In the release, Barnes and Noble points out that shoppers can “download free Barnes & Noble Apps giving them access to the world’s largest eBookstore with over 700,000 eBooks.” Great news. Just last night I was sitting on my couch, surfing the Web when I realized I wanted to read the latest “Chicken Soup for the Crime Writer’s Soul.”

So I shut the house down, got into my car and drove the 28 minutes to Barnes and Noble, found a parking spot, walked into the store, fired up my iPod Touch, loaded the Barnes and Noble Bookstore Application, then realized I needed to have loaded the Barnes and Noble eReader App, then downloaded the book. Of course, you can’t read a book without a good cup of coffee. So I drove home and brewed a pot.

I suppose I don’t understand who is going to download an eBook in the Barnes and Noble Store. I don’t need the store for this. Am I supposed to walk up and down the aisles, pick up each of the 17 various Monk mysteries, decide which one I want and then download it? Then I go sit in the Starbucks with a Triple Grande Latte and start reading my iPod Touch? Alright, that doesn’t sound too bad. Just kinda weird and unlikely.

So I was in the Barnes and Noble a few nights ago. I love that store and have probably spent $500 on books there this summer alone (the ink-on-paper kind). I like the small, indie stores with the one dude behind the counter and the three people throughout the store, too. But the huge B&N is a different kind of experience. When I was there this week, a guy was giving a reading. Self-help stuff. Under normal circumstances, I would have stayed for the reading. I sort of think of it as my civic duty as a certified holder of a triple-digit IQ to heckle those folks. (Seriously, you want to charge $28 to take folk tales and various public domain stuff and show me how I can apply it to my life? Yeah, I can see how that one about the fox and the chicken and raft really helped you appreciate your co-workers and land the Tompkins account. You’d better be signing those books with an “IOU $28.” Jerk.)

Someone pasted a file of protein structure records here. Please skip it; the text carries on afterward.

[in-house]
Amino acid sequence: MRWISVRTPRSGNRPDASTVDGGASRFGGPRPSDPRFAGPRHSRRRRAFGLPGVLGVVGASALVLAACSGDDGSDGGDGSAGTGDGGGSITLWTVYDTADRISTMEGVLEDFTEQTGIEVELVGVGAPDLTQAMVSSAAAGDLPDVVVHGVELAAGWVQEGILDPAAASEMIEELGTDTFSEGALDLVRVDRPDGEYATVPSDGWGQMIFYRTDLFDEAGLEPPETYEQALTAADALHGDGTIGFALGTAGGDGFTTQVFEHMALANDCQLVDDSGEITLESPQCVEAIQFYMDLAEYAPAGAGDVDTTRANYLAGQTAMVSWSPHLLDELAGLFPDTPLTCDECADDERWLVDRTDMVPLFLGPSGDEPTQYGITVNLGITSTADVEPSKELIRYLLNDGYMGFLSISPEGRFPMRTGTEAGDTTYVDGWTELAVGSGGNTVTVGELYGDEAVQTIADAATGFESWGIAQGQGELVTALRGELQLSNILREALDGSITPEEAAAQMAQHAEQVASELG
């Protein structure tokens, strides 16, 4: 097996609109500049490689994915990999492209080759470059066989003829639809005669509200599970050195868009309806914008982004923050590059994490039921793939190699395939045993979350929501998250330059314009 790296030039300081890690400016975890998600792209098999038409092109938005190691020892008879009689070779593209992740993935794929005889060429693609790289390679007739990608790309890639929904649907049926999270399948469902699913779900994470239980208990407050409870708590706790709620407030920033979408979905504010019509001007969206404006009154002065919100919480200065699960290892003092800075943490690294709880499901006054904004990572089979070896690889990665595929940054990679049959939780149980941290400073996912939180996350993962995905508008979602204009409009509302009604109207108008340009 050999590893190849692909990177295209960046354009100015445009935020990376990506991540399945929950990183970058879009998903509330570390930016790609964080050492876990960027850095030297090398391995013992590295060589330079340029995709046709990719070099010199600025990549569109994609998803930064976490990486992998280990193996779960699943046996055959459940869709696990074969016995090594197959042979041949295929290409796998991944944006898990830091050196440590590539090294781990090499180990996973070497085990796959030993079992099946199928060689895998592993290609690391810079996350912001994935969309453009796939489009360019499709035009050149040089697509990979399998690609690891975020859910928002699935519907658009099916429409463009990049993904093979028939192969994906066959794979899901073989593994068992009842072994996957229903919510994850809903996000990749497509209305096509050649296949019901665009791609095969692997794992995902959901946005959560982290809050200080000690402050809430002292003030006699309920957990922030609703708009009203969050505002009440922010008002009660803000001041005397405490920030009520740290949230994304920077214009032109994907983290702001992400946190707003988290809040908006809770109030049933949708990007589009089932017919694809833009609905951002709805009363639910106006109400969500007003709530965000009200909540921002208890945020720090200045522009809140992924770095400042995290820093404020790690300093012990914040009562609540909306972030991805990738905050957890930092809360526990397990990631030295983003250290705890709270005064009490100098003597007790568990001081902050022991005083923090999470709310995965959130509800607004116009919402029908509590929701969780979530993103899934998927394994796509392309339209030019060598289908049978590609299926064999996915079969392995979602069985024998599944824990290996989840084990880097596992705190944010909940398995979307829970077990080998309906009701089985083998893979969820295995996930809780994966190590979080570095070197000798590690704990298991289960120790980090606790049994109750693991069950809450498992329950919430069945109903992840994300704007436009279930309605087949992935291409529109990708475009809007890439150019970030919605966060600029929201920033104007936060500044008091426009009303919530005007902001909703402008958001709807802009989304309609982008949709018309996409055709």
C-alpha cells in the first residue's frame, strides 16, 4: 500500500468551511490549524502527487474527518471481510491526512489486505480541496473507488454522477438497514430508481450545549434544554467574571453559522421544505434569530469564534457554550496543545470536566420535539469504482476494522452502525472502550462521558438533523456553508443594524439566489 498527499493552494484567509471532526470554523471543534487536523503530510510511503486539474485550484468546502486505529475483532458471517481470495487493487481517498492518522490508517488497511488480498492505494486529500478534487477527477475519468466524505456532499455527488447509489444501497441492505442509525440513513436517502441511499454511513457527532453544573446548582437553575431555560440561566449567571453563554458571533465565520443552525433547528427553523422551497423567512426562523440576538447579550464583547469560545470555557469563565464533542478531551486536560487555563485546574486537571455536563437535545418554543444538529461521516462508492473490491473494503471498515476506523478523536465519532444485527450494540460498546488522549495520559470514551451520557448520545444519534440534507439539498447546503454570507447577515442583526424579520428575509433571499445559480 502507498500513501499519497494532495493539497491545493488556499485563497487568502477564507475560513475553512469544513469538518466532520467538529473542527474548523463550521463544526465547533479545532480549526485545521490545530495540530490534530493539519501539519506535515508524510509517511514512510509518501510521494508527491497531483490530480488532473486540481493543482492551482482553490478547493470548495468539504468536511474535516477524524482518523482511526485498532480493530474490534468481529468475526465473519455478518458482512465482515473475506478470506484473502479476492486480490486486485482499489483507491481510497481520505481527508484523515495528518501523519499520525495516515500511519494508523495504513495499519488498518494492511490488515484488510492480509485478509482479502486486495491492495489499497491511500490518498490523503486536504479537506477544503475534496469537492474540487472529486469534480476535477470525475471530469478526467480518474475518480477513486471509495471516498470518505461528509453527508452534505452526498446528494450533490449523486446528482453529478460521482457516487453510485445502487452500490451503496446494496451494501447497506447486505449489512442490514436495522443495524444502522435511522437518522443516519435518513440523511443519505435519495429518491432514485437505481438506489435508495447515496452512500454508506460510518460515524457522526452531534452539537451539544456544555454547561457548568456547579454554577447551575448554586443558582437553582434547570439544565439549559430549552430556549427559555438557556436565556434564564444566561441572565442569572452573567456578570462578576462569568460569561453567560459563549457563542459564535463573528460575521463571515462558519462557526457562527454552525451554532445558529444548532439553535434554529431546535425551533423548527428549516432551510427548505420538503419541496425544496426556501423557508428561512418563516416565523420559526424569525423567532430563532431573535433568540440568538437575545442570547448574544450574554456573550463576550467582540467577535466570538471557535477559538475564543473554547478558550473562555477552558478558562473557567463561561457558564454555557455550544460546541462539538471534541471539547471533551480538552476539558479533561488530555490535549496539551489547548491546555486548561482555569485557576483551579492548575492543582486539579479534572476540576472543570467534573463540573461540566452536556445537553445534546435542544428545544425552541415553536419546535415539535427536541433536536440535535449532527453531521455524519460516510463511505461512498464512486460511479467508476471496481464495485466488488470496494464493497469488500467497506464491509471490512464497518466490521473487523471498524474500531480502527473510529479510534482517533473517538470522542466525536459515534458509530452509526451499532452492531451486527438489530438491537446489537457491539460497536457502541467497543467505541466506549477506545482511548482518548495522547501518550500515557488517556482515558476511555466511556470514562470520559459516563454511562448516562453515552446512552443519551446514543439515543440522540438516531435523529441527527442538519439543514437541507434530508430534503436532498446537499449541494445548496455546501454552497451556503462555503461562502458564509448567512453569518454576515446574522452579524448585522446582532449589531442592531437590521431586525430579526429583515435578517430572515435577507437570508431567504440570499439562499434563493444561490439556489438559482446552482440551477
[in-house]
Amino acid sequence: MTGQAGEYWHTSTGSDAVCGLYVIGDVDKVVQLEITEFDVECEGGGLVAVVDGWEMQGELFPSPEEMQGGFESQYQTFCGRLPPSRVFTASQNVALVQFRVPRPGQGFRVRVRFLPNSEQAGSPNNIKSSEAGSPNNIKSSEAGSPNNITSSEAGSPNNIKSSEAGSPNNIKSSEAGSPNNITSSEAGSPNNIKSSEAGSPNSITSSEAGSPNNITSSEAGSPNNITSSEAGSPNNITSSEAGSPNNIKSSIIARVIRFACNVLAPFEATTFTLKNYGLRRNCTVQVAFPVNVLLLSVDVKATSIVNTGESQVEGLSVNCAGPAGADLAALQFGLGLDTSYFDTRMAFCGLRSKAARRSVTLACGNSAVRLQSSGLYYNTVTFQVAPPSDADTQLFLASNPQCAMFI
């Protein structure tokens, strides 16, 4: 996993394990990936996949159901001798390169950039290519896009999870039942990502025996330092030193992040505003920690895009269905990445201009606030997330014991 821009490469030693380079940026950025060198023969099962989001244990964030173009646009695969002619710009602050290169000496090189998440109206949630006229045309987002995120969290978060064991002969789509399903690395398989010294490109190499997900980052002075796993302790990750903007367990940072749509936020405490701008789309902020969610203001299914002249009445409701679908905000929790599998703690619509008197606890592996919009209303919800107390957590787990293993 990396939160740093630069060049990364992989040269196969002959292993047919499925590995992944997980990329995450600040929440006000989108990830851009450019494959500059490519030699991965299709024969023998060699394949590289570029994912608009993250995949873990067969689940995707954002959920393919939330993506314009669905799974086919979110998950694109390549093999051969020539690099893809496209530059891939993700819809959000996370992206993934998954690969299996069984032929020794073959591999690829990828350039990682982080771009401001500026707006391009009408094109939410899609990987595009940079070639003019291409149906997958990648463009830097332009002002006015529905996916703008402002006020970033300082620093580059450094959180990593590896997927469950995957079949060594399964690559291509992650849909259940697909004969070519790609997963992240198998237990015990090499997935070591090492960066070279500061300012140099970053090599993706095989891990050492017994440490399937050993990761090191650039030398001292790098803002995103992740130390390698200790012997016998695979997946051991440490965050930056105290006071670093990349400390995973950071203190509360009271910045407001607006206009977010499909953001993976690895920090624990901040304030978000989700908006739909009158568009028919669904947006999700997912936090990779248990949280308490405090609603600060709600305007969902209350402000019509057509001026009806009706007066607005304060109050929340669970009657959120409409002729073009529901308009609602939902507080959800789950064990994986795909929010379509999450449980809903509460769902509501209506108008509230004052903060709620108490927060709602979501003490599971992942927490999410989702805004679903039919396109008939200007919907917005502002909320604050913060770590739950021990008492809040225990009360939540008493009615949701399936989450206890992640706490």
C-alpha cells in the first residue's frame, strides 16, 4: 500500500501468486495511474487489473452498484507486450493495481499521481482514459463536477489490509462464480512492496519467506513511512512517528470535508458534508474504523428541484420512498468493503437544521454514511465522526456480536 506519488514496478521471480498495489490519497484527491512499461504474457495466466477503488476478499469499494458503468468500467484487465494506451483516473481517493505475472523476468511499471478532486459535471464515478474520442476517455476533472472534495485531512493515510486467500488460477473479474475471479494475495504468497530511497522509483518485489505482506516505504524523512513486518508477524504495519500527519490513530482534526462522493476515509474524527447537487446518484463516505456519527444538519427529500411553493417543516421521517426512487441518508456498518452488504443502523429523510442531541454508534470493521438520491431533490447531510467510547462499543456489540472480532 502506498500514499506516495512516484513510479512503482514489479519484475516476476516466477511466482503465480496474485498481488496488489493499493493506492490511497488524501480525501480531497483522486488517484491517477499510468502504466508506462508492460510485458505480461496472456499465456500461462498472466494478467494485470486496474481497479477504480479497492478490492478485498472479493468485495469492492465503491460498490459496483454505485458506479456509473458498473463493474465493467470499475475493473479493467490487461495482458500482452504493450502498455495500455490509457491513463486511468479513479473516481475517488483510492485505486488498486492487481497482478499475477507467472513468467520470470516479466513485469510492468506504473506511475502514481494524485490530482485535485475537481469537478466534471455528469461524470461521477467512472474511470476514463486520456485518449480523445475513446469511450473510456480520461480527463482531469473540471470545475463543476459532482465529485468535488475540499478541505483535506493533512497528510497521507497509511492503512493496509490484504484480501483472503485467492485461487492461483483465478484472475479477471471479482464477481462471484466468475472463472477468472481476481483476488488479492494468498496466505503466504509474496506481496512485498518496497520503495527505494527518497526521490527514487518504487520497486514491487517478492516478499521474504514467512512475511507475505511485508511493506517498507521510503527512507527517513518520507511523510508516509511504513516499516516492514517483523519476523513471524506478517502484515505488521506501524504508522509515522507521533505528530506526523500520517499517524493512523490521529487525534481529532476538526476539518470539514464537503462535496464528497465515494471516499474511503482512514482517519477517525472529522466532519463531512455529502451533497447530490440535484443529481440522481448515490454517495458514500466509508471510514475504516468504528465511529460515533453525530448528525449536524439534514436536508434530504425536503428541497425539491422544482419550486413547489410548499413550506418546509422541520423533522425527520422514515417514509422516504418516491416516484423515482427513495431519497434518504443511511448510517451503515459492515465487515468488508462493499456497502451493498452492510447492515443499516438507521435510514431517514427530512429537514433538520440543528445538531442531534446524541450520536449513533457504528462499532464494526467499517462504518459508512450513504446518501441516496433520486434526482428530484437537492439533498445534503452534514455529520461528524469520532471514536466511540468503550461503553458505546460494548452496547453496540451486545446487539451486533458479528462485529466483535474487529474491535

I walked past the guy without even a threat of violence because I’m a nice guy. I was there to enjoy the free Wi-Fi in the bookstore. But I wasn’t enjoying it. I was supposed to download eBooks? No. Doesn’t make sense. You don’t go to a bookstore to download eBooks any more than you go to a record store to download mp3s. I’m not one to look a gift horse in the mouth (ever tried to clean horse-spit out of a Grizzly Adams beard?) but I just couldn’t understand what I was supposed to do with the free Wi-Fi. Sit in the cafĂ© in the middle of the bookstore, open up my laptop and play Mafia Wars on Facebook?